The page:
Historical Benchmark

Next, using a complicated process, we identify the historical benchmark for per-capita expenditures in the previous 3 calendar years. The first benchmark year is 2009, and it is weighted 10%; the second is 2010 with a 30% weight, and the third is 2011 with a 60% weight. In addition, the federal Office of the Actuary (OACT) updates the benchmark to account for changes in beneficiary characteristics and the absolute amount of growth in per-capita expenditures. The historical benchmark is updated for subsequent years.

Risk Scoring

Beneficiary risk scoring uses the CMS-Hierarchical Condition Categories (HCCs) retrospective risk-adjustment model to adjust the benchmark years when updating the historical benchmark in subsequent years. Each year, the historical benchmark is updated for changes in health status and demographic factors that occur in the originally assigned beneficiaries. Consequently, the risk scores could go up or down depending on the diagnostic codes gathered by CMS claims. In the Verisk Health application, the DxCG risk scores for Models 125— a risk score that indicates how much the individual is predicted to cost (includes age, gender, eligible months, diagnostic codes, selected utilization, and prior cost) by multiplying the risk score by the plan average cost per person per year—were developed in concert with the HCCs.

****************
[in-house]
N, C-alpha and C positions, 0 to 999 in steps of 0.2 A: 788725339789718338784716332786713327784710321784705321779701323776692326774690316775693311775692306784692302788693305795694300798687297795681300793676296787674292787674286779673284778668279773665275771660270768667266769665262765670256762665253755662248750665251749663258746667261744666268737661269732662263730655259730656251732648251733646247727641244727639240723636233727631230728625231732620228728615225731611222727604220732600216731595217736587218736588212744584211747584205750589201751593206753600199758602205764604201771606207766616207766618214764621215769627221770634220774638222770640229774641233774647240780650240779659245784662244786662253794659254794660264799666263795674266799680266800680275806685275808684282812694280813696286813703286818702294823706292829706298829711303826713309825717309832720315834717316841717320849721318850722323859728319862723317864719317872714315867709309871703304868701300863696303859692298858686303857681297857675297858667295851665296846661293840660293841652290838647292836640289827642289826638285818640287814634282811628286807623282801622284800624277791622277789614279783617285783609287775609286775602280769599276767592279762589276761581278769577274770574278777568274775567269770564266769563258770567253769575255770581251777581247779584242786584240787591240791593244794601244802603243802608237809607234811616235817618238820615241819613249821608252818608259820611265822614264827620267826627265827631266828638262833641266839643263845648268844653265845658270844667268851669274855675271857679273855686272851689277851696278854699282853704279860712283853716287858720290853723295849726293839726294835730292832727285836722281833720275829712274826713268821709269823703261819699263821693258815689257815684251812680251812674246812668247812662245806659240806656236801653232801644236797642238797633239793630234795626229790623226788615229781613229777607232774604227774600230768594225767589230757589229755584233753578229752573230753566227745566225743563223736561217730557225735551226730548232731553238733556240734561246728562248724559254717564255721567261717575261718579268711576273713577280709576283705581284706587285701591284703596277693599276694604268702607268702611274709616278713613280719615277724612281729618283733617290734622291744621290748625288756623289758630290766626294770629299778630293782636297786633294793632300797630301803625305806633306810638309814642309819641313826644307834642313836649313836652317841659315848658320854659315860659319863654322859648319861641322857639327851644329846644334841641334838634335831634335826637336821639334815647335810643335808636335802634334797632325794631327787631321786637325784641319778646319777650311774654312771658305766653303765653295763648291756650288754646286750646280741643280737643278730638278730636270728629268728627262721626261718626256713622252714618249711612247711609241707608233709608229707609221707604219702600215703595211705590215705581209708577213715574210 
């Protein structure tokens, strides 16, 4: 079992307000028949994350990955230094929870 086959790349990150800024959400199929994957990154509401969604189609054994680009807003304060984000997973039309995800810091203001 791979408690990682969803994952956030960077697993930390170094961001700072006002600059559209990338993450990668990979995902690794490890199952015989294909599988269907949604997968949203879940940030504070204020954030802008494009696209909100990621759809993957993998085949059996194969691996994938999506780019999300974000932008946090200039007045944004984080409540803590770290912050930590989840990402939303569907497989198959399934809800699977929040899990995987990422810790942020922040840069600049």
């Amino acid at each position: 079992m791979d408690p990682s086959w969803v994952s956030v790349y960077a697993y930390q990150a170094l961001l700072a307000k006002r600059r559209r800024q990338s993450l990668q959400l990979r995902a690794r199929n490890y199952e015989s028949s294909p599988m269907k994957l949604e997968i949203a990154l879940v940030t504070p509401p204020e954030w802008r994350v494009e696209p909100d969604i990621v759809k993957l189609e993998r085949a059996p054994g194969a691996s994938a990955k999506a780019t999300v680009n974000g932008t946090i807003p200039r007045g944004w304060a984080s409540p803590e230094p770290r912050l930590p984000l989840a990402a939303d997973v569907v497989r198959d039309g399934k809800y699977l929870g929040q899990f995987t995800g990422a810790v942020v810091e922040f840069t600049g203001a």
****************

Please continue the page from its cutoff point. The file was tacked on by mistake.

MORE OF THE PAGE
Distribution of Net Savings Within the ACO

There are many different approaches to dividing up the shared savings. In our case, this amount is divided into 2 parts. One part goes to Hackensack University Medical Center to repay part of their initial investment in the ACO—the balance goes to the primary care practices. The practices then divide up the amount among their physicians. The actual amount each practice or tax identification number (TIN) receives is based on the number of beneficiaries cared for by the TIN.

DISCUSSION

The story on the ability of MSSP to reduce costs is mixed. In performance year 1, which was 21 months long, 53 of 220 ACOs (24.1%) earned shared savings.11 In performance year 2, 97 of 353 ACOs (27.5%) earned shared savings.12 Behind the numbers is the fact that approximately half of the ACOs saved money in each of the performance years, but only the numbers shown exceeded the minimum savings rate to allow those few MSSPs to earn savings. For the 2 performance years, only 38 of 353 ACOs (10.8%) generated savings (according to a memo from Holly Wittenberg, Avalere Health, February 2016). The key factors that we believe most likely made a difference and permitted us to generate shared savings are as follows.

1. Selection of Membership